Join Lit Hub at Film Forum on November 10th at 7 p.m., where we’ll be co-presenting a screening of the new film Orlando, My Political Biography, an incisive contemporization of Virginia Woolf’s 1928 novel from philosopher and trans activist Paul B. Preciado. Get up to two discounted $11 tickets (regular $15) to all showings by entering promo code LITHUB at checkout.
Preciado’s film is a meta-commentary on its own making, just as Woolf’s novel is as much about the act of writing a biography as it is the story of Orlando’s life. We see multiple trans actors auditioning for, or acting the part of, Orlando. In between reading aloud from Woolf’s book, they also share their own histories with and hopes for dating, hormones, clothing, surgery, and utopian futures. One, a high school student, remembers his first crush as various crew members change the set design and lighting behind him. (Keep reading)
Like Woolf, I had to figure out how to “fit” the material. I did not want to write an “abuse” book, nor for that matter a “trans” book. Half the job of literary writing is slipping the noose of reduction. But a central fact of my life had been that an abused child and a trans child took turns hiding behind each other, preventing me from truly seeing either. (Keep reading)
“I am resigned to my station among the badly dressed,” Virginia Woolf confided in her diary in 1919. She may be surprised, then, to find her name reappearing time and time again in the show notes from some of the world’s biggest fashion houses more than a century later—and also, possibly, privately delighted, for fashion fascinated her. (Keep reading)
Orlando defies the quintessentially modern ways of thinking about temporality and change: she doesn’t change over time in the way she’s supposed to—that is, she doesn’t age—yet she does change in one way (her sex) that most of Woolf’s readers at the time would have found incomprehensible. Orlando’s life makes no sense from the conventional perspective of clock and calendar, according to which certain things never change and other things never stop changing. (Keep reading)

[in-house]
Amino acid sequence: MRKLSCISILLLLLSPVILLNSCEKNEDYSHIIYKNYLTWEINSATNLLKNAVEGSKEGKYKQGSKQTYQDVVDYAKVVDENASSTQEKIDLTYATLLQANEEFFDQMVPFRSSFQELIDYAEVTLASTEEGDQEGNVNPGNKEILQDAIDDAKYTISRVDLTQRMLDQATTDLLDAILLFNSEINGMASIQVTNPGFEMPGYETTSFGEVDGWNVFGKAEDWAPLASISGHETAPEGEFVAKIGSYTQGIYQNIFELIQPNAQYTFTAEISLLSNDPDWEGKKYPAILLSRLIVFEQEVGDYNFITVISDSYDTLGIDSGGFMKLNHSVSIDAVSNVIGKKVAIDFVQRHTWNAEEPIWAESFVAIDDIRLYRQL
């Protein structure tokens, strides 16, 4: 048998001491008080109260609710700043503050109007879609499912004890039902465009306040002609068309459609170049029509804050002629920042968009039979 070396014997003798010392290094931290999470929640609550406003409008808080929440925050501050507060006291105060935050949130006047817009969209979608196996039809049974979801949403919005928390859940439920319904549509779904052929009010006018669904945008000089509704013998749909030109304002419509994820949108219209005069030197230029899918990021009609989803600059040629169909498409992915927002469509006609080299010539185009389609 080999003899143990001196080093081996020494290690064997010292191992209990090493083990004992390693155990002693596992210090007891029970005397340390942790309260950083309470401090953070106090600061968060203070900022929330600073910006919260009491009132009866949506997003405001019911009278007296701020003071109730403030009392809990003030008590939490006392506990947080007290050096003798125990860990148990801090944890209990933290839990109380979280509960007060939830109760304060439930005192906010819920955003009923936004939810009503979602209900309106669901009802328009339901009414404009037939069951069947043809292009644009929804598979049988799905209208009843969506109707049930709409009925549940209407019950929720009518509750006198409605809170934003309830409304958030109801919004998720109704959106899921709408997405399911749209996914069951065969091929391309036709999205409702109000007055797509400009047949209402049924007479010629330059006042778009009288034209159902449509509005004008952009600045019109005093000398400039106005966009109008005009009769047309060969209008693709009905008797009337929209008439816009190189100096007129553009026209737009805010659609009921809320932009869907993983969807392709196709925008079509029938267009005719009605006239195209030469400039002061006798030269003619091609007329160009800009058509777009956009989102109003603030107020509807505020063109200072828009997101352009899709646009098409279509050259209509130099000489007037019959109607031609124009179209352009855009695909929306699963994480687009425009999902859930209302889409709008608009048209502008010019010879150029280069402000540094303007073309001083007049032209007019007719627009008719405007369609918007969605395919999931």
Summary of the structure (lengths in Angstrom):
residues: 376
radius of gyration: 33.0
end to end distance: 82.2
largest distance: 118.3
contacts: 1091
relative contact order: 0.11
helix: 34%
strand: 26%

Before reading The Surrender, I naively assumed other trans people just knew they were trans, that every pluck of doubt inside me proved I was stolidly cis. But Esposito’s embrace of her doubt and discouragement, her patterns of bingeing on clothes and discarding them, her impulse to cloak her feelings behind elusions and allusions, spoke more clearly to me than any other book I had read by a trans author. Nearly four years after first reading The Surrender, I am only just leaving that field, only beginning to embrace being trans and the world I have entered. (Keep reading)
The central fact, which my experience has ratified over and again in the years since I began hormone replacement therapy, is that it has been possible for someone who merely wanted to have been a woman, to indeed become one—a metamorphosis from present perfect to present continuous, as utterly fantastical as an Ovidian fabliau. (Keep reading)
One of the many beautiful things about the trans body is that it’s built, not inherited. You author your form, edit it, decide what it is you want to keep and what you want to change. I have heard other trans people refer to their bodies as “vessels,” which I think is apt: it’s the thing with a head and a heart that carries your soul, and you can (and should) modify and bedazzle it all you want. You are not it and it is not you. Cis people frequently make this mistake, treating their bodies as their identities and trying to modify them to fit some predetermined form. I want to ask them: why not let your body be what it wants to be? Why not cover it in sequins, drape it in gold lamé? (Keep reading)